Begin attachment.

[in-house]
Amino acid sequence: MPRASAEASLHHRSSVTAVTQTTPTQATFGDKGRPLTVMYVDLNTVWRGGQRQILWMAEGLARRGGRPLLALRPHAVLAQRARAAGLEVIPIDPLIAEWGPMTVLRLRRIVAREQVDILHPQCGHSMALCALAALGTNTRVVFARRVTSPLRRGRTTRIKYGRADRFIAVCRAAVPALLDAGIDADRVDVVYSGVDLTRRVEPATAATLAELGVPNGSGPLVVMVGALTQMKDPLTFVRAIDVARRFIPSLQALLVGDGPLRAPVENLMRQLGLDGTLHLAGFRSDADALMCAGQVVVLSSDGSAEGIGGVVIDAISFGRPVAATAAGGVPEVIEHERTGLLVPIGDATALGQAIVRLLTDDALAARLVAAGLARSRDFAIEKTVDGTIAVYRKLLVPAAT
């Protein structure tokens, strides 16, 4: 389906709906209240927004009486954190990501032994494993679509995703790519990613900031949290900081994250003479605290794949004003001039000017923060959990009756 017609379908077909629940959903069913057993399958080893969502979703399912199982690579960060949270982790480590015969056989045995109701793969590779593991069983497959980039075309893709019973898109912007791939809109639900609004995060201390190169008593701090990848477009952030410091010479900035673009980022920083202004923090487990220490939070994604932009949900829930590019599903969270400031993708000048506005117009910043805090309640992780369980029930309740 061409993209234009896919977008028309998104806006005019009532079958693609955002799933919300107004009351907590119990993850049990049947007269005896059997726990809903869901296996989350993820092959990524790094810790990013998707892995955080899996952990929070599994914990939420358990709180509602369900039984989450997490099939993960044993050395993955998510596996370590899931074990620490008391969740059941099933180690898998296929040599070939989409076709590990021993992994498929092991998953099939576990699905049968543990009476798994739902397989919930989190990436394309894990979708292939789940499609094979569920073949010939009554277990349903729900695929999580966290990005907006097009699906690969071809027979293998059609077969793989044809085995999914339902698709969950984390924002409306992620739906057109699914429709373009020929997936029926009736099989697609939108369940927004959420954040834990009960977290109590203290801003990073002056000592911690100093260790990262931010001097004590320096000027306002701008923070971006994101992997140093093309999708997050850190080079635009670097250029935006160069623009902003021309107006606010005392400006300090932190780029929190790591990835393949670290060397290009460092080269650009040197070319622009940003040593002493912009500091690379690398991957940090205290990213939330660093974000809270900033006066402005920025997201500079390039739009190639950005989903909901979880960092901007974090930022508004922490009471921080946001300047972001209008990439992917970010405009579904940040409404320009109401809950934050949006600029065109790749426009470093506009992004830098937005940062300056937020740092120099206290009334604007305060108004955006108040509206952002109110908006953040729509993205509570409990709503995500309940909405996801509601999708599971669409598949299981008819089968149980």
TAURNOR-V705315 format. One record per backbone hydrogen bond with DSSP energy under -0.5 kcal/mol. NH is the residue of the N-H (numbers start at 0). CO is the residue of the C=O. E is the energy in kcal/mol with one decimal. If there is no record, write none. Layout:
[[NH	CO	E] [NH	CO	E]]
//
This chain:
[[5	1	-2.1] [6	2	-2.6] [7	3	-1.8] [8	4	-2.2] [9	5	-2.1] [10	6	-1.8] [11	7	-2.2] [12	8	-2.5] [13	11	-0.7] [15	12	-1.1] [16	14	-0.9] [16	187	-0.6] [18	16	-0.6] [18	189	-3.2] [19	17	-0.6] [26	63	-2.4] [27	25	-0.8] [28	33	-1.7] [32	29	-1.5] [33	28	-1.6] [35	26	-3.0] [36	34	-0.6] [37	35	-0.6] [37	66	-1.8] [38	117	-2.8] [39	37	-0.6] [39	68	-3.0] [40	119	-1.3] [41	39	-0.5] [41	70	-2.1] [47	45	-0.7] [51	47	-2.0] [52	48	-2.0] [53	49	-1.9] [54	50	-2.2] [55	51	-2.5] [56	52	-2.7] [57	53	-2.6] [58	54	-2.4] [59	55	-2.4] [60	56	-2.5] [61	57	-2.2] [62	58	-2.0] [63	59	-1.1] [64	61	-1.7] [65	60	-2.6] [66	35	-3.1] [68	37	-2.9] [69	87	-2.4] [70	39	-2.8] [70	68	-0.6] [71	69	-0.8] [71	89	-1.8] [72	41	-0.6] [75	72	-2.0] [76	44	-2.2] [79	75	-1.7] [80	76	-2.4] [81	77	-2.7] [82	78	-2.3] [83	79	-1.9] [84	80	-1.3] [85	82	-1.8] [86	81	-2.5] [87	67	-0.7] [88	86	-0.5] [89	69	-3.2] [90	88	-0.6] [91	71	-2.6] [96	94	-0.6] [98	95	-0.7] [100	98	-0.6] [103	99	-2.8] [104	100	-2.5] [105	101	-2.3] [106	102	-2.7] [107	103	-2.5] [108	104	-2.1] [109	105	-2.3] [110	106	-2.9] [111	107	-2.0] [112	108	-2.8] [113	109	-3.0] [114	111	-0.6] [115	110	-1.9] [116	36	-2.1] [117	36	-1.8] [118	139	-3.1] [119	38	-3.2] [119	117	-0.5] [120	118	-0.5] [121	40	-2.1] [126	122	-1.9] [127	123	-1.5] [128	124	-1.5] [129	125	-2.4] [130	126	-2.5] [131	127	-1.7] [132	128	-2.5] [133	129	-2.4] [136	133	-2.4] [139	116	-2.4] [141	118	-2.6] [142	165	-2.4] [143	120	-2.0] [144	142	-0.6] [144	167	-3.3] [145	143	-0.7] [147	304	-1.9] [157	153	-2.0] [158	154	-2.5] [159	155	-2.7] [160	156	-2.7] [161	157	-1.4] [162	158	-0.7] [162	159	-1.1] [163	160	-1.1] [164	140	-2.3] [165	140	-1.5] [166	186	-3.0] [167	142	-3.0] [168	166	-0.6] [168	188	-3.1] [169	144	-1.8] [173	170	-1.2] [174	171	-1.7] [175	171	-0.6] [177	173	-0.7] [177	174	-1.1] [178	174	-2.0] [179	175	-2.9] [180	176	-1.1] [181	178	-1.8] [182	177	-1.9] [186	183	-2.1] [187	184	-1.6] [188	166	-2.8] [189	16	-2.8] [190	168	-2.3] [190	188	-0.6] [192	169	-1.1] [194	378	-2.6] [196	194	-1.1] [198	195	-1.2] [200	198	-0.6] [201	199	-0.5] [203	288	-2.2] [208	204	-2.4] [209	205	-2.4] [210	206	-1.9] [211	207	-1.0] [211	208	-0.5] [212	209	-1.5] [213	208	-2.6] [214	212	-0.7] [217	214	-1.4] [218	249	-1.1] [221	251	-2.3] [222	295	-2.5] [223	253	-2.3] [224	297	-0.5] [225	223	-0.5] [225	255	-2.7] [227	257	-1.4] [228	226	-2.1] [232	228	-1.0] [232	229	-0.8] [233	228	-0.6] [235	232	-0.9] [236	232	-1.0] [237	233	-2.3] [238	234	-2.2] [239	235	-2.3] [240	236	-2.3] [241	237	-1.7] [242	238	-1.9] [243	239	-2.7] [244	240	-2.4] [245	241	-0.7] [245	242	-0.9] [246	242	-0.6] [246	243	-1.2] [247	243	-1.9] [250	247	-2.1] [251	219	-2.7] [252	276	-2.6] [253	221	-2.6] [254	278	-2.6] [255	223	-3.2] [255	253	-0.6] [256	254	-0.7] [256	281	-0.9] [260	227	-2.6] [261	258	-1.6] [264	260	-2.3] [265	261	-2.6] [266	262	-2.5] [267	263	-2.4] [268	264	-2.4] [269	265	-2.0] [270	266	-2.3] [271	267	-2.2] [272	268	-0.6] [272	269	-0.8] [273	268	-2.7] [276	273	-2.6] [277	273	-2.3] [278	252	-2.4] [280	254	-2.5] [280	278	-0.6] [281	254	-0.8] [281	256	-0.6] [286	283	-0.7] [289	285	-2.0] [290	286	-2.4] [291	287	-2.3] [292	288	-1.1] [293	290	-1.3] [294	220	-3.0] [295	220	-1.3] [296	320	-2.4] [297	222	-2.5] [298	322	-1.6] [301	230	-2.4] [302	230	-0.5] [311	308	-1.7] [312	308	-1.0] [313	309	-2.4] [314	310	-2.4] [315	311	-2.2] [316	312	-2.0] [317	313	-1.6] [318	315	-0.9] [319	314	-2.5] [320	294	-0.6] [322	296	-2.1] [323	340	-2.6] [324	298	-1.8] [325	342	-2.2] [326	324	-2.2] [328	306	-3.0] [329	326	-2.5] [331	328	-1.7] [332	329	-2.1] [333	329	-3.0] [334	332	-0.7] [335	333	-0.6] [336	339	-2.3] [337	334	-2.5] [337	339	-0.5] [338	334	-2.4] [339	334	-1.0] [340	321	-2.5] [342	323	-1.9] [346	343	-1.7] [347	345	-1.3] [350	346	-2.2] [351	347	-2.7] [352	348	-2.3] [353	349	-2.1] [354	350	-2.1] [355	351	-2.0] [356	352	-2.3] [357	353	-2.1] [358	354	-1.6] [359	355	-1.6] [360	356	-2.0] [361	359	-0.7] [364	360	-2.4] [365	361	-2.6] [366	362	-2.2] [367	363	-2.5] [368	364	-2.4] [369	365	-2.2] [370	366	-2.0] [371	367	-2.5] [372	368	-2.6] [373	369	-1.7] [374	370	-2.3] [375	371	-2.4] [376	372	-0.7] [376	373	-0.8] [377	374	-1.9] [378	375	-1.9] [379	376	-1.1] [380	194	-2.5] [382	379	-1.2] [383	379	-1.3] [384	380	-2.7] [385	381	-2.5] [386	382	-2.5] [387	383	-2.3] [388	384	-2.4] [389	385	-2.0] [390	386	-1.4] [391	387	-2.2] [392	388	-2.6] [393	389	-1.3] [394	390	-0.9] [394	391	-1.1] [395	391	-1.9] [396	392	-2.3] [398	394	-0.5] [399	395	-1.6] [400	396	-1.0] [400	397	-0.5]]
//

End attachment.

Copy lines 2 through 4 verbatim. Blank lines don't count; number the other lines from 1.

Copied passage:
Amino acid sequence: MPRASAEASLHHRSSVTAVTQTTPTQATFGDKGRPLTVMYVDLNTVWRGGQRQILWMAEGLARRGGRPLLALRPHAVLAQRARAAGLEVIPIDPLIAEWGPMTVLRLRRIVAREQVDILHPQCGHSMALCALAALGTNTRVVFARRVTSPLRRGRTTRIKYGRADRFIAVCRAAVPALLDAGIDADRVDVVYSGVDLTRRVEPATAATLAELGVPNGSGPLVVMVGALTQMKDPLTFVRAIDVARRFIPSLQALLVGDGPLRAPVENLMRQLGLDGTLHLAGFRSDADALMCAGQVVVLSSDGSAEGIGGVVIDAISFGRPVAATAAGGVPEVIEHERTGLLVPIGDATALGQAIVRLLTDDALAARLVAAGLARSRDFAIEKTVDGTIAVYRKLLVPAAT
């Protein structure tokens, strides 16, 4: 389906709906209240927004009486954190990501032994494993679509995703790519990613900031949290900081994250003479605290794949004003001039000017923060959990009756 017609379908077909629940959903069913057993399958080893969502979703399912199982690579960060949270982790480590015969056989045995109701793969590779593991069983497959980039075309893709019973898109912007791939809109639900609004995060201390190169008593701090990848477009952030410091010479900035673009980022920083202004923090487990220490939070994604932009949900829930590019599903969270400031993708000048506005117009910043805090309640992780369980029930309740 061409993209234009896919977008028309998104806006005019009532079958693609955002799933919300107004009351907590119990993850049990049947007269005896059997726990809903869901296996989350993820092959990524790094810790990013998707892995955080899996952990929070599994914990939420358990709180509602369900039984989450997490099939993960044993050395993955998510596996370590899931074990620490008391969740059941099933180690898998296929040599070939989409076709590990021993992994498929092991998953099939576990699905049968543990009476798994739902397989919930989190990436394309894990979708292939789940499609094979569920073949010939009554277990349903729900695929999580966290990005907006097009699906690969071809027979293998059609077969793989044809085995999914339902698709969950984390924002409306992620739906057109699914429709373009020929997936029926009736099989697609939108369940927004959420954040834990009960977290109590203290801003990073002056000592911690100093260790990262931010001097004590320096000027306002701008923070971006994101992997140093093309999708997050850190080079635009670097250029935006160069623009902003021309107006606010005392400006300090932190780029929190790591990835393949670290060397290009460092080269650009040197070319622009940003040593002493912009500091690379690398991957940090205290990213939330660093974000809270900033006066402005920025997201500079390039739009190639950005989903909901979880960092901007974090930022508004922490009471921080946001300047972001209008990439992917970010405009579904940040409404320009109401809950934050949006600029065109790749426009470093506009992004830098937005940062300056937020740092120099206290009334604007305060108004955006108040509206952002109110908006953040729509993205509570409990709503995500309940909405996801509601999708599971669409598949299981008819089968149980």
TAURNOR-V705315 format. One record per backbone hydrogen bond with DSSP energy under -0.5 kcal/mol. NH is the residue of the N-H (numbers start at 0). CO is the residue of the C=O. E is the energy in kcal/mol with one decimal. If there is no record, write none. Layout: